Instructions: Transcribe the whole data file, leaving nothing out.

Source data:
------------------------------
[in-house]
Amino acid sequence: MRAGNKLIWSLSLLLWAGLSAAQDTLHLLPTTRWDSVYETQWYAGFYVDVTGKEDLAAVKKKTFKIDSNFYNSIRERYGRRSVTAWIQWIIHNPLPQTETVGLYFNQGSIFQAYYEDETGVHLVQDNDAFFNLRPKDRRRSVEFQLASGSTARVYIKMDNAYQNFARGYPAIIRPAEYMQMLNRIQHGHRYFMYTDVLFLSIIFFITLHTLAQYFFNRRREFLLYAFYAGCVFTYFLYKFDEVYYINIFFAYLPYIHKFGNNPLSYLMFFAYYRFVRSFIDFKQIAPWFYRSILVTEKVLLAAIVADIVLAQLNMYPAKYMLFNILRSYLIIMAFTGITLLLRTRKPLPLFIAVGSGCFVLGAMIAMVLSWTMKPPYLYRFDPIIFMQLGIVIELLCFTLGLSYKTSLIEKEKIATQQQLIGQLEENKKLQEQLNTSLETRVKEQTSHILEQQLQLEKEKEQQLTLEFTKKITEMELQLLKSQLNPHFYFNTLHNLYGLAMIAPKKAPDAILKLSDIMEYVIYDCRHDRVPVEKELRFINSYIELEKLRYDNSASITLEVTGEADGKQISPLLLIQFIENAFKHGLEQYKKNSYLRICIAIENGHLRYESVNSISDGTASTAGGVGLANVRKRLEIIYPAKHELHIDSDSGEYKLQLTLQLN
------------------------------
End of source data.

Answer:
[in-house]
Amino acid sequence: MRAGNKLIWSLSLLLWAGLSAAQDTLHLLPTTRWDSVYETQWYAGFYVDVTGKEDLAAVKKKTFKIDSNFYNSIRERYGRRSVTAWIQWIIHNPLPQTETVGLYFNQGSIFQAYYEDETGVHLVQDNDAFFNLRPKDRRRSVEFQLASGSTARVYIKMDNAYQNFARGYPAIIRPAEYMQMLNRIQHGHRYFMYTDVLFLSIIFFITLHTLAQYFFNRRREFLLYAFYAGCVFTYFLYKFDEVYYINIFFAYLPYIHKFGNNPLSYLMFFAYYRFVRSFIDFKQIAPWFYRSILVTEKVLLAAIVADIVLAQLNMYPAKYMLFNILRSYLIIMAFTGITLLLRTRKPLPLFIAVGSGCFVLGAMIAMVLSWTMKPPYLYRFDPIIFMQLGIVIELLCFTLGLSYKTSLIEKEKIATQQQLIGQLEENKKLQEQLNTSLETRVKEQTSHILEQQLQLEKEKEQQLTLEFTKKITEMELQLLKSQLNPHFYFNTLHNLYGLAMIAPKKAPDAILKLSDIMEYVIYDCRHDRVPVEKELRFINSYIELEKLRYDNSASITLEVTGEADGKQISPLLLIQFIENAFKHGLEQYKKNSYLRICIAIENGHLRYESVNSISDGTASTAGGVGLANVRKRLEIIYPAKHELHIDSDSGEYKLQLTLQLN